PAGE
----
I’ve been doing a lot of soul searching. To me, eating is directly connected with cozyness and comfort. Yes, even happiness. Think about it. The times you have dinner with your family are so fullfilling. You are surrounded with your loved ones. And you give in to a basic need. So food equals love. Icecream subconsciously reminds you of those summer times as a child when you went out with your parents and they bought you an icecream. The whole day was filled with fun and pleasure. Everybody was smiling. You felt loved. And you had an icecream… Can you see the pattern yet?

When I started to pay attention, I did realize that I eat a lot more when I’m alone, feeling lonely and down. When I feel happy and loved,  I don’t feel the need to eat. I can go a whole day with just breakfast. And maybe dinner, when I get hungry.

I kept trying to figure it out.

I was always taught that acknowledgement is the first step on the path to healing. So I acknowledge my addiction. I am a comfort eater. And I’m working hard to stay in control of it. I just haven’t figured out yet how to get over it. Maybe I never will. But I know that it’s part of me. I’m a recovering food junkie. But as of today, I am no longer anonymous…

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Passing over

Someone stated: “I wonder who came up with the word,’Death’…it just seems too simple a word to describe the horror and tragedy of losing one’s life. If anything,it even rhymes with,’Breath’,something incredibly vital to being alive.”

Good point. But personally, I don’t think death is a horrible thing. It’s hard on those who are left behind. The horror in death can be the way a life is ended.  But death in itself is a peaceful state of being…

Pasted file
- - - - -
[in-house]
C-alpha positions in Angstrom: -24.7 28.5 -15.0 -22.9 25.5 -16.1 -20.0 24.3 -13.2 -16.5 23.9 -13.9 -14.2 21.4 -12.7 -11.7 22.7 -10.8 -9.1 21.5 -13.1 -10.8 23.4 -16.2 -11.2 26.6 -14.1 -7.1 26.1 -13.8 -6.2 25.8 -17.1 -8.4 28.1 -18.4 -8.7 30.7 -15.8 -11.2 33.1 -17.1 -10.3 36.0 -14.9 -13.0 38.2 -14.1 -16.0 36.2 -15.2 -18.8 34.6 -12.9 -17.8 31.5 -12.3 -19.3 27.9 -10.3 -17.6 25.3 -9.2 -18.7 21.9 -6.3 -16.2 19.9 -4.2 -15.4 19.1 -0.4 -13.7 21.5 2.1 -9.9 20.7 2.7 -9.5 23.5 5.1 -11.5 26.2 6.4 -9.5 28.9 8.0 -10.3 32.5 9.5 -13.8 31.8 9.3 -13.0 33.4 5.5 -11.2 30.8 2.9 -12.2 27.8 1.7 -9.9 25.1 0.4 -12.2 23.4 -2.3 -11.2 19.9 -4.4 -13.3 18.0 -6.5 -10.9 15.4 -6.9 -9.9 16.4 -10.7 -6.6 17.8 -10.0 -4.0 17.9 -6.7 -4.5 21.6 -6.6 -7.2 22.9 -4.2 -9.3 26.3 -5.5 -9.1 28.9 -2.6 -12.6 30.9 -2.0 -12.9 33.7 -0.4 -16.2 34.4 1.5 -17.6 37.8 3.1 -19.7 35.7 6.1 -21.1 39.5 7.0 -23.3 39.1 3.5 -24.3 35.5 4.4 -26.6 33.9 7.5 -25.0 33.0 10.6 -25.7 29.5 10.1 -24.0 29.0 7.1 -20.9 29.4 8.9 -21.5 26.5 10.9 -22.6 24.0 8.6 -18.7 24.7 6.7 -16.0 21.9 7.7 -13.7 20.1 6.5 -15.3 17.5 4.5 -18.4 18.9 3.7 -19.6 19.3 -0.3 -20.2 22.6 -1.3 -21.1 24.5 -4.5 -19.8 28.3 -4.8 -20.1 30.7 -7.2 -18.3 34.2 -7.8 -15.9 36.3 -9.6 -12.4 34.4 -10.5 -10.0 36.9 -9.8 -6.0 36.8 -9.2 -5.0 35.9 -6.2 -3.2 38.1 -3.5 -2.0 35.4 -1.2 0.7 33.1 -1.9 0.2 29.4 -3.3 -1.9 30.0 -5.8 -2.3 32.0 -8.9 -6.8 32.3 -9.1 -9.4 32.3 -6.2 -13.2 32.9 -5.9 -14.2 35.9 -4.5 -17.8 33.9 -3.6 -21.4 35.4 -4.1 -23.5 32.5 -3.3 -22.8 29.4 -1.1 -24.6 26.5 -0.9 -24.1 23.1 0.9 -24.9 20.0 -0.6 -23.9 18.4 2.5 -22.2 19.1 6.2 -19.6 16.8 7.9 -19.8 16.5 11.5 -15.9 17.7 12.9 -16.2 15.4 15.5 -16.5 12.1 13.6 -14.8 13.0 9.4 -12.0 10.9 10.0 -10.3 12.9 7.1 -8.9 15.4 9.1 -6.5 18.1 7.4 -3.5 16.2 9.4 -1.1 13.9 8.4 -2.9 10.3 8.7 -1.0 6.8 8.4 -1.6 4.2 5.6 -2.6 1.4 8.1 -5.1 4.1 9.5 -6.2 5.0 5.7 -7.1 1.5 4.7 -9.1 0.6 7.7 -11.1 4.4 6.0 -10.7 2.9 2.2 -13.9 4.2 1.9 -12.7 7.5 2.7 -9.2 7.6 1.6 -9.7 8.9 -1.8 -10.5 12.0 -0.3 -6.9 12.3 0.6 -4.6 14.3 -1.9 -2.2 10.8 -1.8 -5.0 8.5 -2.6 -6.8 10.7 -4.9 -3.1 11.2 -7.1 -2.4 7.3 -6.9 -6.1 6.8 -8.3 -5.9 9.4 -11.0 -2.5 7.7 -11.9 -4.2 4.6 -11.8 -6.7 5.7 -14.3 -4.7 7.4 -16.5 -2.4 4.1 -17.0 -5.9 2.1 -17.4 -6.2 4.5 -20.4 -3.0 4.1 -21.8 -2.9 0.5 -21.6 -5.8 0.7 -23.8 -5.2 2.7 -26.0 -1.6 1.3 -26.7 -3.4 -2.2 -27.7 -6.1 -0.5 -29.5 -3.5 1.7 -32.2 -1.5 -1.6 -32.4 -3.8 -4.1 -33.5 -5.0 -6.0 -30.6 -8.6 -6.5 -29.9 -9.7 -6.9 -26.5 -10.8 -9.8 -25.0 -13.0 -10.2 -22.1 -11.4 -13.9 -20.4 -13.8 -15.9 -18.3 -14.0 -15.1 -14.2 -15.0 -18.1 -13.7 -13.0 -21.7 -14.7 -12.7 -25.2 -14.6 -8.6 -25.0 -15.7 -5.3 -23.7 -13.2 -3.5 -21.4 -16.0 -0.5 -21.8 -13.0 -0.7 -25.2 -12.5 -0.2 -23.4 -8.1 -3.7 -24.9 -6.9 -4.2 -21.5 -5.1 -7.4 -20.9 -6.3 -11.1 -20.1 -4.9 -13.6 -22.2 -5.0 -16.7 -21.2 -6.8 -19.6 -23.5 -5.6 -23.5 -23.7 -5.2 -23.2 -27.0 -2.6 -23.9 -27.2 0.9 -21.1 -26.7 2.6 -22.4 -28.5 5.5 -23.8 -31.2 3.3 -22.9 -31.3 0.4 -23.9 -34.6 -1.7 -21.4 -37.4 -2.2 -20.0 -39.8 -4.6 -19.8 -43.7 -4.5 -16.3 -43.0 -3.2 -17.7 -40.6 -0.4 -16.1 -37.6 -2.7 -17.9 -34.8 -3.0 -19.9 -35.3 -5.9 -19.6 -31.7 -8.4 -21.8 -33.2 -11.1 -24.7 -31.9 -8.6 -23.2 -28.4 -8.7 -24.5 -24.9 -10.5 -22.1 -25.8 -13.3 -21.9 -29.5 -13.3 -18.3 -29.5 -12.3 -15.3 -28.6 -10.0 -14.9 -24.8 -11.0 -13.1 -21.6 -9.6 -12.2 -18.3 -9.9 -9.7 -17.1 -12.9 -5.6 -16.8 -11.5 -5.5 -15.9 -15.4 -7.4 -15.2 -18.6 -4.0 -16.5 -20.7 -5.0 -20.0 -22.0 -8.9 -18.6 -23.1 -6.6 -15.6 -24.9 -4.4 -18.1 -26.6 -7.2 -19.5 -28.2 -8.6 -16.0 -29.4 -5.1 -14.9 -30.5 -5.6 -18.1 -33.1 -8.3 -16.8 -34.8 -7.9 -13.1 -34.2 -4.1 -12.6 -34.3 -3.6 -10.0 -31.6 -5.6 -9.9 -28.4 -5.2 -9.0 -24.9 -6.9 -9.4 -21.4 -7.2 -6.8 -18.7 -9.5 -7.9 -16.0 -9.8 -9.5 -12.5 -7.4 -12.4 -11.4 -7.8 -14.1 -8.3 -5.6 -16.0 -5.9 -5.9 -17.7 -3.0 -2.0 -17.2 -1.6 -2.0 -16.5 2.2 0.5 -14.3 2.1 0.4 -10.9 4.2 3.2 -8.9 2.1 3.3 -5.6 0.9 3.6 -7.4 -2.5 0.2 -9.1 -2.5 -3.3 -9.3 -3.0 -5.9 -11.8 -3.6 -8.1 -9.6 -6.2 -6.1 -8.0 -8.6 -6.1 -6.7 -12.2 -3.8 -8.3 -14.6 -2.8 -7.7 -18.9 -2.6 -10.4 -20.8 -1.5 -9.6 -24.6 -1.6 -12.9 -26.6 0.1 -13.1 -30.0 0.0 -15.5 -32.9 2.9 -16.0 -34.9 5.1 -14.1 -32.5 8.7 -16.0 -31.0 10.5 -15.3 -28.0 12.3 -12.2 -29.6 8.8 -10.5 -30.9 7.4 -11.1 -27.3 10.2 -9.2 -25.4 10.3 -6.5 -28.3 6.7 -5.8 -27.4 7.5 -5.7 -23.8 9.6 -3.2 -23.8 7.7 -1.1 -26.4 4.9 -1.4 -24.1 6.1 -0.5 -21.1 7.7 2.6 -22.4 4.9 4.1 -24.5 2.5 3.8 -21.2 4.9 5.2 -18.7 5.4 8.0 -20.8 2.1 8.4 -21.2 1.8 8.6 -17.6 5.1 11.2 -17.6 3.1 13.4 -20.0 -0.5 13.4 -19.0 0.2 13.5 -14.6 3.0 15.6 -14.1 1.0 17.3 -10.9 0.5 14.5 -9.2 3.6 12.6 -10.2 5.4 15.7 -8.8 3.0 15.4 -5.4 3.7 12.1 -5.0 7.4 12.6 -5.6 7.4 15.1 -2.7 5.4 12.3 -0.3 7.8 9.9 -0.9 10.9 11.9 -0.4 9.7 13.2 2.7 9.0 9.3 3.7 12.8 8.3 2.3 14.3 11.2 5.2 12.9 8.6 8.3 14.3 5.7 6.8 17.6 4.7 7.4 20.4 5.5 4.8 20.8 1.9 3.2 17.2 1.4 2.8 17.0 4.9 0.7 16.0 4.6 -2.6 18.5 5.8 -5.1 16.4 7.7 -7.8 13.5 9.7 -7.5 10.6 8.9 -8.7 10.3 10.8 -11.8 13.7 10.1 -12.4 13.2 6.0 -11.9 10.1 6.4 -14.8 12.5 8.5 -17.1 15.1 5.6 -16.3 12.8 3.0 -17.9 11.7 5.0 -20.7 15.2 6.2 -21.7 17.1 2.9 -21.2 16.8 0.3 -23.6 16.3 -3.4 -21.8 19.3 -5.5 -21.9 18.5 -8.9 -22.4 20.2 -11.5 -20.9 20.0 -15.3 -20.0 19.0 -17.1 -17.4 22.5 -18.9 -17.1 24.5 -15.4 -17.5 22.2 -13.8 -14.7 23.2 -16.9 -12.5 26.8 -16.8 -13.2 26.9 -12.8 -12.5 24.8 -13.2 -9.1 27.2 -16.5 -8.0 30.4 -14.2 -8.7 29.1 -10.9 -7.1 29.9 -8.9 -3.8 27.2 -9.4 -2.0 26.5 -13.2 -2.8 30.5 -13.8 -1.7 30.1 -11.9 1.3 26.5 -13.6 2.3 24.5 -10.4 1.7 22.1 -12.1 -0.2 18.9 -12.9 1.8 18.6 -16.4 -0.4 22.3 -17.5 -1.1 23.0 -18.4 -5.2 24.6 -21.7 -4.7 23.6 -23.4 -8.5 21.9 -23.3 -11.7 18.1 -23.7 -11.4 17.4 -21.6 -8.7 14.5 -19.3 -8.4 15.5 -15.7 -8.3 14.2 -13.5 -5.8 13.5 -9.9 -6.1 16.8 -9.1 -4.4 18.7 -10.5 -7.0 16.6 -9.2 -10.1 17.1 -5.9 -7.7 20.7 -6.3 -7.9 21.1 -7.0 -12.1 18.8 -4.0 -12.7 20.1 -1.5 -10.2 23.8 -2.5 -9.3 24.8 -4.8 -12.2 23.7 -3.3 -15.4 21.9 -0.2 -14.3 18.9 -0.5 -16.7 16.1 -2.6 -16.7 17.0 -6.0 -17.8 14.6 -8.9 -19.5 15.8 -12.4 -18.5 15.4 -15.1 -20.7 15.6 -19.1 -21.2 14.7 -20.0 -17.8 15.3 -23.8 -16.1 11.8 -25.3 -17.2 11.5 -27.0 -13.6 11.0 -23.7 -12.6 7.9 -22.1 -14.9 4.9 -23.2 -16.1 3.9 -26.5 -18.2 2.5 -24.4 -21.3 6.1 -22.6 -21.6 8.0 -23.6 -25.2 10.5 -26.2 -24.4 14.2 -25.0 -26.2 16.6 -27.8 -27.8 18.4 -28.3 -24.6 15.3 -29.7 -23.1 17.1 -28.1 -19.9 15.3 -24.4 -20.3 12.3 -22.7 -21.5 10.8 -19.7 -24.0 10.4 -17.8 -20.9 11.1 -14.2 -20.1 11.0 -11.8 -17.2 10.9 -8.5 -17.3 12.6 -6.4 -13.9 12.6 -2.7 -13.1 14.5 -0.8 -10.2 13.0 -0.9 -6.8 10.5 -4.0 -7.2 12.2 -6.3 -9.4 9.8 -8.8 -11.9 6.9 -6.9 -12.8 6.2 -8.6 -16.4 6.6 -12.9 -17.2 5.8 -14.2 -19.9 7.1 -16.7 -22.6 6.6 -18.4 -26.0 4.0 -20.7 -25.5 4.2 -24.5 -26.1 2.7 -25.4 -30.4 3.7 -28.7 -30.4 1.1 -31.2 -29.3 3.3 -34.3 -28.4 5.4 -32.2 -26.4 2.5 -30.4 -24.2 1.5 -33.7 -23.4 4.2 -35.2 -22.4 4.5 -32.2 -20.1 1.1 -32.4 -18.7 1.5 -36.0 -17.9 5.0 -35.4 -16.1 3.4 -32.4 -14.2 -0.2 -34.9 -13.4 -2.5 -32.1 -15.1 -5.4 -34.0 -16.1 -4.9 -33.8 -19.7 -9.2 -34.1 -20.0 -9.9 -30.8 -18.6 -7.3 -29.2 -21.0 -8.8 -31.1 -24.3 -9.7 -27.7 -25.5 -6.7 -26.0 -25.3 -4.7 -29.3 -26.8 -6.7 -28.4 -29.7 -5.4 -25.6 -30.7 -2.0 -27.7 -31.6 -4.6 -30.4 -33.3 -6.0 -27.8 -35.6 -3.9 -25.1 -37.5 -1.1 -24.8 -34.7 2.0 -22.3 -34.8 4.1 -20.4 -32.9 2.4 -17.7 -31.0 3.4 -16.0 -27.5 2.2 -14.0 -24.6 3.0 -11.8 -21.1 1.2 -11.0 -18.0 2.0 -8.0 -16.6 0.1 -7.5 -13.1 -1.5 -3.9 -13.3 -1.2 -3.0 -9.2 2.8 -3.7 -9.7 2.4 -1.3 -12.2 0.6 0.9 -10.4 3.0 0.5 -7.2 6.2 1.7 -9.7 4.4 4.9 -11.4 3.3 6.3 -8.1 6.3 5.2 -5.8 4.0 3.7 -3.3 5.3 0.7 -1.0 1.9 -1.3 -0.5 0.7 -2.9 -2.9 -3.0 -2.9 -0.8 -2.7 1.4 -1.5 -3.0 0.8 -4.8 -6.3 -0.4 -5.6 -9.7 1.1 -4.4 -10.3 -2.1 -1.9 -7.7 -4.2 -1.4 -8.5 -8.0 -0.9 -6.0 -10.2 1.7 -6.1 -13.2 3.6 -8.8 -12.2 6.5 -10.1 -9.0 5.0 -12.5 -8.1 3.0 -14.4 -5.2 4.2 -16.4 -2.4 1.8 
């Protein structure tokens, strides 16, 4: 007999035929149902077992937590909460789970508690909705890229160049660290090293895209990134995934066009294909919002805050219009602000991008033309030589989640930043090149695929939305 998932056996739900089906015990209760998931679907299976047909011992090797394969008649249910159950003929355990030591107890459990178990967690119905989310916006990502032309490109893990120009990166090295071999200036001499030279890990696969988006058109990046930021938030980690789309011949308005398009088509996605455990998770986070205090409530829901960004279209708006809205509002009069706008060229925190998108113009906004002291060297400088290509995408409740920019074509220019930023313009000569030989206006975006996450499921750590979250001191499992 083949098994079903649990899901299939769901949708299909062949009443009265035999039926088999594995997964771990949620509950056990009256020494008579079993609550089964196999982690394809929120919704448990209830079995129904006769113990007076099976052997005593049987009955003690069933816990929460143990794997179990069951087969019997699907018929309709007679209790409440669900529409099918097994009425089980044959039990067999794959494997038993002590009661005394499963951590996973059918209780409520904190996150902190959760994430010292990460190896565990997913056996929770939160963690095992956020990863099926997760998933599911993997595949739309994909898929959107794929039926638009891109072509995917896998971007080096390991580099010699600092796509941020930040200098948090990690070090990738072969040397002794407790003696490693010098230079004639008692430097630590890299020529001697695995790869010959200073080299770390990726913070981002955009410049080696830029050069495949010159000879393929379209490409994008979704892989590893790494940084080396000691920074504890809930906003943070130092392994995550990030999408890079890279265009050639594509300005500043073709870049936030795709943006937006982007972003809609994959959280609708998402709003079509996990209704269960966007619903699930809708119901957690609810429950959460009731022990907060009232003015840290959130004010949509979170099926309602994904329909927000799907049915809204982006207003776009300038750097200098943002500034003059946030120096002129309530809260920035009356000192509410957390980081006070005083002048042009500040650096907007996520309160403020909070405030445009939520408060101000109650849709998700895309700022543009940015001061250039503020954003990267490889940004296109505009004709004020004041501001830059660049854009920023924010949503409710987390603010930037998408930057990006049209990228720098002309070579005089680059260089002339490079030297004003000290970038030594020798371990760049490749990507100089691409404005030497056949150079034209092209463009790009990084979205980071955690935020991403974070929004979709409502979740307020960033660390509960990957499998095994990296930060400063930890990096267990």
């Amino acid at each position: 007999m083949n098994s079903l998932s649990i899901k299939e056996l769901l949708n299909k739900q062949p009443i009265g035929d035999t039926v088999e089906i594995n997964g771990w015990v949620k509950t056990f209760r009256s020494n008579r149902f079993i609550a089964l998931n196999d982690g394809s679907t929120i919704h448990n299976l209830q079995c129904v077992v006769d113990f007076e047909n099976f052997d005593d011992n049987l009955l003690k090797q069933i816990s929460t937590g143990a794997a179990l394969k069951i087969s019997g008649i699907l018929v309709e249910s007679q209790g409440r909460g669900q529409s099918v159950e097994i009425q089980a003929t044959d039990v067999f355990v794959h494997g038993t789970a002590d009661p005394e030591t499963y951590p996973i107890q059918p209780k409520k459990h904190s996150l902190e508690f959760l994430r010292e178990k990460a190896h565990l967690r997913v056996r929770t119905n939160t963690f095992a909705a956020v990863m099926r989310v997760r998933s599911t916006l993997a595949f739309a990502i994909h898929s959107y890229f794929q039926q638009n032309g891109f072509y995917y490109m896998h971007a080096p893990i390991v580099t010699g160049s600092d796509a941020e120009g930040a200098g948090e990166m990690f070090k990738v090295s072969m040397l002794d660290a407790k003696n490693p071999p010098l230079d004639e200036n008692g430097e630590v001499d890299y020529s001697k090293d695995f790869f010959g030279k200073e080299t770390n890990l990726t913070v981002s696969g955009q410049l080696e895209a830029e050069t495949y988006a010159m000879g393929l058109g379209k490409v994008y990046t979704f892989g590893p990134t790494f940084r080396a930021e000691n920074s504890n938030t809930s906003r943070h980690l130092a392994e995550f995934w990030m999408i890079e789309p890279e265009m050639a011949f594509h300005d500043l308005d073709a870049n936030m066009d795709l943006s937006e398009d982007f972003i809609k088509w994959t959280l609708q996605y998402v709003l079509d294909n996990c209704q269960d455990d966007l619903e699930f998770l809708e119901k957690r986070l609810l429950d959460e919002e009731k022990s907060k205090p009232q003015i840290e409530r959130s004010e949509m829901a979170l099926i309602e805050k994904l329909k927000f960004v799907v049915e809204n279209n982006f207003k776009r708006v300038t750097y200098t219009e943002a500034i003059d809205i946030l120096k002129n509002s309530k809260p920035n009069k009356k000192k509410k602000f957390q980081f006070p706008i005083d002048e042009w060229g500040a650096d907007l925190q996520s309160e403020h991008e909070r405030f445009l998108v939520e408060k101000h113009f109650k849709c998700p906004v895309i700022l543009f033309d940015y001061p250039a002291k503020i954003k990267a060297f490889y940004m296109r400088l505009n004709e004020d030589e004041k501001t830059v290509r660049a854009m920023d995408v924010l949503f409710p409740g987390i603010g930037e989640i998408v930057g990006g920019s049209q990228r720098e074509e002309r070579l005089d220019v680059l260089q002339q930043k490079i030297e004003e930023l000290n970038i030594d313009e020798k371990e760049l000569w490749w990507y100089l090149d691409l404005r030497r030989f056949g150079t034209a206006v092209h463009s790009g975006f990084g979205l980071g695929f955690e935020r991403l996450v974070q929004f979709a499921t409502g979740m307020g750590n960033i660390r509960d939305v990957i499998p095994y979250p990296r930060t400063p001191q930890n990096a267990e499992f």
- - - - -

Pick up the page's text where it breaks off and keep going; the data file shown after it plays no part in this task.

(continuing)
There’s no stress, no earthly problems. No pain, no suffering.  It’s just you, your soul healing from the life you’ve lived, learning the lessons that were needed and moving on.

Death is a familiar stranger.  We know that people die and we will die too. But we don’t know what happens once we no longer breathe, when there’s no longer a heartbeat. And not knowing scares people. Humans have this tendacy to try and explain everything.  That’s the birth and the basics of science. And religion. We look around and we want to understand. In general we are not satisfied with the answer: “because that’s just the way it is.” We want to analyze, pull apart, put back together and reanalyze. We might find ways to change it in the process. But there’s no way to change death. No one ever succeeded in cheating death and live forever. No one ever will.

Whatever happens to you once your body clocks out, can’t be bad. Nobody ever returned to tell us what it’s like. That’s a joke my mom used to make. I believe that we should accept that there’s nothing bad about death and there’s nothing scary about it. The only thing we should fear is the way we might die . And  even more so, fear ending this life without doing the things we wanted to do.

I personally believe in reincarnation. To me death is just a necessary pause for our souls to catch a breath. No matter what you believe or don’t believe, death is unavoidable. So the best way to deal with it, is living your life to the fullest. Celebrate life. That’s the best lesson death can teach you. Celebrate life. Chase your dreams and never regret.